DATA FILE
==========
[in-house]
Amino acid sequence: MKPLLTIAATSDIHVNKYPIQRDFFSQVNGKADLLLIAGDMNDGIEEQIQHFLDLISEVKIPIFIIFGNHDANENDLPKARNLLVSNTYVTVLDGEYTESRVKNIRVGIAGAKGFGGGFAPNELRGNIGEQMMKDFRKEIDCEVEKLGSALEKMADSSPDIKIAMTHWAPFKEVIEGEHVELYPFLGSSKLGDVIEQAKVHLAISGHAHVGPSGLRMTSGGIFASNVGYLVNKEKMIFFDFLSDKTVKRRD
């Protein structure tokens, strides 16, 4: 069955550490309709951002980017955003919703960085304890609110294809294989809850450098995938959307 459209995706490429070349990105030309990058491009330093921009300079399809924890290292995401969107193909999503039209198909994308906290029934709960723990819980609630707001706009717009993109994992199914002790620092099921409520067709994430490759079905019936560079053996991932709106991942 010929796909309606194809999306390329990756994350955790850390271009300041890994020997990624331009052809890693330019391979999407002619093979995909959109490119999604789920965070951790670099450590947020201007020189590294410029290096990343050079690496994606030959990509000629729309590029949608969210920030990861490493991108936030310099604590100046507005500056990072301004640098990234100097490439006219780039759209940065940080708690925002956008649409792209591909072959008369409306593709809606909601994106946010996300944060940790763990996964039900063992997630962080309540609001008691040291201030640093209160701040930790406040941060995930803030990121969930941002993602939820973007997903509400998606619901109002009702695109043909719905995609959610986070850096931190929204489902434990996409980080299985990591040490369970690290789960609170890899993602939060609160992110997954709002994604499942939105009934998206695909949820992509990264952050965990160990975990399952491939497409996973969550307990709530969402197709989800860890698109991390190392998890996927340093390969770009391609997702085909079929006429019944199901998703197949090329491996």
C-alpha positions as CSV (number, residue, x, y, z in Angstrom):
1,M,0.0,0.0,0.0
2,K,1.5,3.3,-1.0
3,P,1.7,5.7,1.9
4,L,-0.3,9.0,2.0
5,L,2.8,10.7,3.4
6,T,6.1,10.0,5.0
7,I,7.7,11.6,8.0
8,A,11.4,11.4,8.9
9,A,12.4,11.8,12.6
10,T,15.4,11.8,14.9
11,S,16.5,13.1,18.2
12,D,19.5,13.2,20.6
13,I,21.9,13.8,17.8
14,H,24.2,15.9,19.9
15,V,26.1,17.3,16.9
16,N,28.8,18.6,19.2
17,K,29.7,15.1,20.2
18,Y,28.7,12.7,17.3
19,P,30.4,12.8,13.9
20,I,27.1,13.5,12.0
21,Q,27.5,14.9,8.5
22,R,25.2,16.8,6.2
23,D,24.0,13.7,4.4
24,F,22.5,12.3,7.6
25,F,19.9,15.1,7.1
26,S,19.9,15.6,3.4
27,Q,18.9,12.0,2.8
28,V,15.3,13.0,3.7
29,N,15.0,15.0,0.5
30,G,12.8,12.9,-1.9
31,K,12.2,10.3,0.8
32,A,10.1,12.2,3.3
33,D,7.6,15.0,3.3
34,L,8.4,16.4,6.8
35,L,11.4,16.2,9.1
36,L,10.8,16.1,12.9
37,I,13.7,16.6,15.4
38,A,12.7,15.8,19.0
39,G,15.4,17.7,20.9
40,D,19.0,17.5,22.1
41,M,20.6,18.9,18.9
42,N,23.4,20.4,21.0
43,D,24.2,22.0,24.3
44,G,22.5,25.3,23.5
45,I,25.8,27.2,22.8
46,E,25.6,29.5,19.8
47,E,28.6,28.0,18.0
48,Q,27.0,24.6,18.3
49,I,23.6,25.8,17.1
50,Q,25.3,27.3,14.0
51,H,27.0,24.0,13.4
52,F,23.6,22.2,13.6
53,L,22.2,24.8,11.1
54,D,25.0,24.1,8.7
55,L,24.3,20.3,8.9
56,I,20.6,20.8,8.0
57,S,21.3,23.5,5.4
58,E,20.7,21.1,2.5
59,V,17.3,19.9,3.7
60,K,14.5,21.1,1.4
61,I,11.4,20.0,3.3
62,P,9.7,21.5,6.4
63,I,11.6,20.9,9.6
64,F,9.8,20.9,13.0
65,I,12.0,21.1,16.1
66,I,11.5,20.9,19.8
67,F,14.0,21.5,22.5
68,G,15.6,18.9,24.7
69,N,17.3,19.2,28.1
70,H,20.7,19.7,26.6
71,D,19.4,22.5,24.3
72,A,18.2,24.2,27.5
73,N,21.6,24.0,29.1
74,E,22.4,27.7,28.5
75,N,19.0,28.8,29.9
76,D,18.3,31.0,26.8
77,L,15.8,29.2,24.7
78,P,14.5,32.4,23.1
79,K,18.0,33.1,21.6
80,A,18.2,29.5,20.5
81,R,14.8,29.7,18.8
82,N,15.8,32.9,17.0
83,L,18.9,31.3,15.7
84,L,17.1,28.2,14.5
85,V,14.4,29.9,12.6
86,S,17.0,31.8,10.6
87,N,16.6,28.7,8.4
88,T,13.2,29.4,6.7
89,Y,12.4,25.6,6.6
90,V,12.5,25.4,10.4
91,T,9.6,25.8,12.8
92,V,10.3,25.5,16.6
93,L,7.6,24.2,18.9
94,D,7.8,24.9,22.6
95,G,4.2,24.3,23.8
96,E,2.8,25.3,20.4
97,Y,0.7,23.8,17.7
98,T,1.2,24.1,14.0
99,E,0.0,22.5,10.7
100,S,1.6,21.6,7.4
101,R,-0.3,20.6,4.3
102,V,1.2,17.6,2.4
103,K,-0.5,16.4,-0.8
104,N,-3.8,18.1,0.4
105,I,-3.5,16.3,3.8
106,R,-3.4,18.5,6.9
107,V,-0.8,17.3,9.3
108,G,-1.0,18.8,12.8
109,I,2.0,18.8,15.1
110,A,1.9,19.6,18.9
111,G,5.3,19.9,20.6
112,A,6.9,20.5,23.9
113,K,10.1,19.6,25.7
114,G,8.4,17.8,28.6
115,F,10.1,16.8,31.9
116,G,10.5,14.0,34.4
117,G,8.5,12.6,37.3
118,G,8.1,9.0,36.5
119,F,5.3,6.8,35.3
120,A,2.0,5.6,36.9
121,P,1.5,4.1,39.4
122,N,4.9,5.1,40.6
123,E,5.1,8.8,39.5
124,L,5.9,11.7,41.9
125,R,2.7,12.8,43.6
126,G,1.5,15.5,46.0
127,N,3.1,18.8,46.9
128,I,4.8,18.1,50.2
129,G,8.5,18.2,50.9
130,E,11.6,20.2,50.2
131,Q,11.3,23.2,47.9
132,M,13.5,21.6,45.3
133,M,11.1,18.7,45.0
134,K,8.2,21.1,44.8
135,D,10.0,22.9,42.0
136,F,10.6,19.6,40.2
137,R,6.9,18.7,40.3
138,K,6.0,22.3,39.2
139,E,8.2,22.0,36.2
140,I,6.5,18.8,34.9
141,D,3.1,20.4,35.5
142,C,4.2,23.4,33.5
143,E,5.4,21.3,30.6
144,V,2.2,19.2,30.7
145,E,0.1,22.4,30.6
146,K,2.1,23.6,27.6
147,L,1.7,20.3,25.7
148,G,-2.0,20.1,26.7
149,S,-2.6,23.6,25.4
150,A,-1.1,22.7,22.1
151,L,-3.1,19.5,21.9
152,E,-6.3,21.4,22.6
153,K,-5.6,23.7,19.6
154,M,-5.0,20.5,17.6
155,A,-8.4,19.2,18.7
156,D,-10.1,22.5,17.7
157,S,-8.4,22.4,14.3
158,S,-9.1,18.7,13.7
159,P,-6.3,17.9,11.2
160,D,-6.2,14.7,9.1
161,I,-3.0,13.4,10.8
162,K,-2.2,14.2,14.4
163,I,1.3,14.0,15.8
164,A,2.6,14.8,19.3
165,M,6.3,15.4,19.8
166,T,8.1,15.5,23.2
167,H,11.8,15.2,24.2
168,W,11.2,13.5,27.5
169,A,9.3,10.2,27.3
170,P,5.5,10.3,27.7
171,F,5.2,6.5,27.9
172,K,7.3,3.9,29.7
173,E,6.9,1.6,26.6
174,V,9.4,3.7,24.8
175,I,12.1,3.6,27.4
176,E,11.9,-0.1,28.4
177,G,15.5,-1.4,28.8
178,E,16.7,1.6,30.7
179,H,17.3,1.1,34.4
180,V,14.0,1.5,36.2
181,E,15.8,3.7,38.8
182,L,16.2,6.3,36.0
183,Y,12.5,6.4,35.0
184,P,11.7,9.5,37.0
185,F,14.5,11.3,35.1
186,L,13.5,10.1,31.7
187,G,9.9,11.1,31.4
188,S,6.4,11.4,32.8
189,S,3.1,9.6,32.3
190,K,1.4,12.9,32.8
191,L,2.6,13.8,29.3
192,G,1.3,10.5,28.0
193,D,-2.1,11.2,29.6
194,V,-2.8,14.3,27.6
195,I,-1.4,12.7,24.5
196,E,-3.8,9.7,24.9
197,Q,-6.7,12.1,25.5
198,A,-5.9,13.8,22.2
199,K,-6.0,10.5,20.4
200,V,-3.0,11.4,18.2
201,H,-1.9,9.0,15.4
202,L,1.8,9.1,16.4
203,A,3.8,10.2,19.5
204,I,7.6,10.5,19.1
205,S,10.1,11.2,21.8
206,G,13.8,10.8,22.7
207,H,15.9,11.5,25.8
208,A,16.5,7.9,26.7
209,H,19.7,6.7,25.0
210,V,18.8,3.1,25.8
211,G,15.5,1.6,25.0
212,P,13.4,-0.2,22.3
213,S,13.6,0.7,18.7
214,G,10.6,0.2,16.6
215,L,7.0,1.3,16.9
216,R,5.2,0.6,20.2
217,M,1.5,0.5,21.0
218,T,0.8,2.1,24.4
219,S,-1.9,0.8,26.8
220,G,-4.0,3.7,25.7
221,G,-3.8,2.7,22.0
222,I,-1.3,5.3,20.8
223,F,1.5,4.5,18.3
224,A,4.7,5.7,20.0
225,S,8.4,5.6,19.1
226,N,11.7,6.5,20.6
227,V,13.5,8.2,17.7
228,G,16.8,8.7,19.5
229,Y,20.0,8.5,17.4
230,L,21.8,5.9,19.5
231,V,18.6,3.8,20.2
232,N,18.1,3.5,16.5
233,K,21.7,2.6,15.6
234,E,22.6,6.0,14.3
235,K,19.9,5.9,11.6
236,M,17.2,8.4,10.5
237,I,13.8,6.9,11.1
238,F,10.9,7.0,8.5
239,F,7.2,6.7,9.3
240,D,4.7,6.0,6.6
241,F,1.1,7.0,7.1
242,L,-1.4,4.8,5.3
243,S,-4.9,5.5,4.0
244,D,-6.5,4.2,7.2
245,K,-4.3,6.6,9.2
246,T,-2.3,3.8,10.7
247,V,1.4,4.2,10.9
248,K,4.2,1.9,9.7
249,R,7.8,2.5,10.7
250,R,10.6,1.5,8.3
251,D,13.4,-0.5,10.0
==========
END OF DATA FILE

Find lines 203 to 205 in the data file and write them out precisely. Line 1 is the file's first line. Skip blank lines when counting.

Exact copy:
199,K,-6.0,10.5,20.4
200,V,-3.0,11.4,18.2
201,H,-1.9,9.0,15.4